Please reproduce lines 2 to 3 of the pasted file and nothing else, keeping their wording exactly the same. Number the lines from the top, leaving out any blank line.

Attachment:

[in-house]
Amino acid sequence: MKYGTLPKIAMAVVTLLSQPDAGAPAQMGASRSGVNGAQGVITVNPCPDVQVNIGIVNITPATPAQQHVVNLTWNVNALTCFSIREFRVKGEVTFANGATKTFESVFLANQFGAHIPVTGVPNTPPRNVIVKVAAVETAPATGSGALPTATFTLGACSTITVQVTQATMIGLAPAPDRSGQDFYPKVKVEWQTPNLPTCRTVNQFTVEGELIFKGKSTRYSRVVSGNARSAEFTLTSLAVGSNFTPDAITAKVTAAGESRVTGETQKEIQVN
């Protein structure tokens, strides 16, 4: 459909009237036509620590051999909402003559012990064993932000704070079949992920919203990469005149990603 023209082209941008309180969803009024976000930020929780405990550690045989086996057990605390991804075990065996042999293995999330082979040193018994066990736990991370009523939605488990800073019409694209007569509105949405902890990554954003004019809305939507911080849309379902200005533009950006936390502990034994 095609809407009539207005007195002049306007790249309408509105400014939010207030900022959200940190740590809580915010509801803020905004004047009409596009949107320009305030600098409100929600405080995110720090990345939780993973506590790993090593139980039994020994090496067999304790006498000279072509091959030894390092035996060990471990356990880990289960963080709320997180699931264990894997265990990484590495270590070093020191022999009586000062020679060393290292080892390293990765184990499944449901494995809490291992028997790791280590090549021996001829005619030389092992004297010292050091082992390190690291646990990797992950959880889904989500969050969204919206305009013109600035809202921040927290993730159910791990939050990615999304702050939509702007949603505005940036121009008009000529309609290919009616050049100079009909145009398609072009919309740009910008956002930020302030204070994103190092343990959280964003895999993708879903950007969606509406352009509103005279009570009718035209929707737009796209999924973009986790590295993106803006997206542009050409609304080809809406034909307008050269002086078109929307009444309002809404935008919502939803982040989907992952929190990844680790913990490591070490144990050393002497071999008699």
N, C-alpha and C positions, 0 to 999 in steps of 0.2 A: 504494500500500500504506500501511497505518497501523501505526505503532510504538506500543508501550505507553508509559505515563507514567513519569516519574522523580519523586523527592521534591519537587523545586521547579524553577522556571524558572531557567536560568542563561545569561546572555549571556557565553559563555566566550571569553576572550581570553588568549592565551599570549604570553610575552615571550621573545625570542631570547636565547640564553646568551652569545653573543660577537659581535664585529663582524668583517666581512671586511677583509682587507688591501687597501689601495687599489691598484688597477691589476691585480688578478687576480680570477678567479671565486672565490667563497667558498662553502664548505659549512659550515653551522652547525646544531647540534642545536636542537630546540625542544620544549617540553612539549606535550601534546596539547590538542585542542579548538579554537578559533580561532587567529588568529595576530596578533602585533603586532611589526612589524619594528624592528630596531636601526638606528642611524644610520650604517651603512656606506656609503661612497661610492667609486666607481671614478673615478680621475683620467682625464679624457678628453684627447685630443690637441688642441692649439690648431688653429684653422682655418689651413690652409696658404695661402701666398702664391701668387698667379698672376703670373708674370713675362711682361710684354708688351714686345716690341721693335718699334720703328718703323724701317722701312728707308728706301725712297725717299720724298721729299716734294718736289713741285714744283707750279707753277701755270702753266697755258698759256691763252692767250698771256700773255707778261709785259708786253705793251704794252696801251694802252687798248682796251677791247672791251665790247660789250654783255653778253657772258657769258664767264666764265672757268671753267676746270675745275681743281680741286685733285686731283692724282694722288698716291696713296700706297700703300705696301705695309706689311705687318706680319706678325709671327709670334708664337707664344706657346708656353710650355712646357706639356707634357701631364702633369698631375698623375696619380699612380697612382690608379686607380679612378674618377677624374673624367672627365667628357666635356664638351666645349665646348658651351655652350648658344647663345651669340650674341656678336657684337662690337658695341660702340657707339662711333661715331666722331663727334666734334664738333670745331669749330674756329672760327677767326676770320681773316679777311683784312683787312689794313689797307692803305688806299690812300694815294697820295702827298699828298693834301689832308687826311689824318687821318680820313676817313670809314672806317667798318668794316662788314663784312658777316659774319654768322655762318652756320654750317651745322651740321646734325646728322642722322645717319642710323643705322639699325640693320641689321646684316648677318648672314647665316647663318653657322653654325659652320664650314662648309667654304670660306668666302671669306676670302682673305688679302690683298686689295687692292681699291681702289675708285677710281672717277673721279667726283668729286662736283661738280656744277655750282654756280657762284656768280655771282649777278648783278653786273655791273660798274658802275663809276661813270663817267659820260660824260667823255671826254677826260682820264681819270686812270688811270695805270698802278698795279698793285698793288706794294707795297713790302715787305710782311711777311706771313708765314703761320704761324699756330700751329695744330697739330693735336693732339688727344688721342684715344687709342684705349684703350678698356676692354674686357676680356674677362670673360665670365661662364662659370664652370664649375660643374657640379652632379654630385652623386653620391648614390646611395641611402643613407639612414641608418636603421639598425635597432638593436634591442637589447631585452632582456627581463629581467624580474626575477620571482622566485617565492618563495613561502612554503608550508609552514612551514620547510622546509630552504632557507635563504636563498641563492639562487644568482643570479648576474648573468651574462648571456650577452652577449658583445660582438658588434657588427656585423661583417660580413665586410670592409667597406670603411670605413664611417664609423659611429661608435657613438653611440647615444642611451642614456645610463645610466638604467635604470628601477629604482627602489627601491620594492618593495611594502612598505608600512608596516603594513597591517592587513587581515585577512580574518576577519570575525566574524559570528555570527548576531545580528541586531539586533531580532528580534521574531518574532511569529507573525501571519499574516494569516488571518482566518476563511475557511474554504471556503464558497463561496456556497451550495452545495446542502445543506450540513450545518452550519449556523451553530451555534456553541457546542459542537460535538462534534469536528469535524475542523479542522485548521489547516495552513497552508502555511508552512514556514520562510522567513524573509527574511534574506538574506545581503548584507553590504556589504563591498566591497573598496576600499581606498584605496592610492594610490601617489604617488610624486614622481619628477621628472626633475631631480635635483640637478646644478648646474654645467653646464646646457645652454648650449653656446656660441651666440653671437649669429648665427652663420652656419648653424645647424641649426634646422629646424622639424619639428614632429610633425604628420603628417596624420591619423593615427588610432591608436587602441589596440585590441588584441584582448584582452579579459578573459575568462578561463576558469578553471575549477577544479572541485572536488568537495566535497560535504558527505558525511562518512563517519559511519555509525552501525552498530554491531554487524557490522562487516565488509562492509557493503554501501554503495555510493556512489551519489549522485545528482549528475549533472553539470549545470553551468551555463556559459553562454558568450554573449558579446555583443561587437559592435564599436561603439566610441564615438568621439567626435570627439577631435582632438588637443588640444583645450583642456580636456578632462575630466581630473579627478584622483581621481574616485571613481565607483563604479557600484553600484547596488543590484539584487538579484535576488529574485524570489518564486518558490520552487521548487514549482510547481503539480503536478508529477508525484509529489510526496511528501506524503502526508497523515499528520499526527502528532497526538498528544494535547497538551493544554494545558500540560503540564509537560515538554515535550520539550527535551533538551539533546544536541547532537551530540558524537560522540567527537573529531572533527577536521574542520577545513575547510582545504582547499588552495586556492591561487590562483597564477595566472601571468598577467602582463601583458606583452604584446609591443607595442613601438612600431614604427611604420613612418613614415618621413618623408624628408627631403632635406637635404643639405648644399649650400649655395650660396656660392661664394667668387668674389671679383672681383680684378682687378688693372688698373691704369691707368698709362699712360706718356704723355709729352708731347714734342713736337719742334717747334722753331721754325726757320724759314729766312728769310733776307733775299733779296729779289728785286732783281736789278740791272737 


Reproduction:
Amino acid sequence: MKYGTLPKIAMAVVTLLSQPDAGAPAQMGASRSGVNGAQGVITVNPCPDVQVNIGIVNITPATPAQQHVVNLTWNVNALTCFSIREFRVKGEVTFANGATKTFESVFLANQFGAHIPVTGVPNTPPRNVIVKVAAVETAPATGSGALPTATFTLGACSTITVQVTQATMIGLAPAPDRSGQDFYPKVKVEWQTPNLPTCRTVNQFTVEGELIFKGKSTRYSRVVSGNARSAEFTLTSLAVGSNFTPDAITAKVTAAGESRVTGETQKEIQVN
């Protein structure tokens, strides 16, 4: 459909009237036509620590051999909402003559012990064993932000704070079949992920919203990469005149990603 023209082209941008309180969803009024976000930020929780405990550690045989086996057990605390991804075990065996042999293995999330082979040193018994066990736990991370009523939605488990800073019409694209007569509105949405902890990554954003004019809305939507911080849309379902200005533009950006936390502990034994 095609809407009539207005007195002049306007790249309408509105400014939010207030900022959200940190740590809580915010509801803020905004004047009409596009949107320009305030600098409100929600405080995110720090990345939780993973506590790993090593139980039994020994090496067999304790006498000279072509091959030894390092035996060990471990356990880990289960963080709320997180699931264990894997265990990484590495270590070093020191022999009586000062020679060393290292080892390293990765184990499944449901494995809490291992028997790791280590090549021996001829005619030389092992004297010292050091082992390190690291646990990797992950959880889904989500969050969204919206305009013109600035809202921040927290993730159910791990939050990615999304702050939509702007949603505005940036121009008009000529309609290919009616050049100079009909145009398609072009919309740009910008956002930020302030204070994103190092343990959280964003895999993708879903950007969606509406352009509103005279009570009718035209929707737009796209999924973009986790590295993106803006997206542009050409609304080809809406034909307008050269002086078109929307009444309002809404935008919502939803982040989907992952929190990844680790913990490591070490144990050393002497071999008699």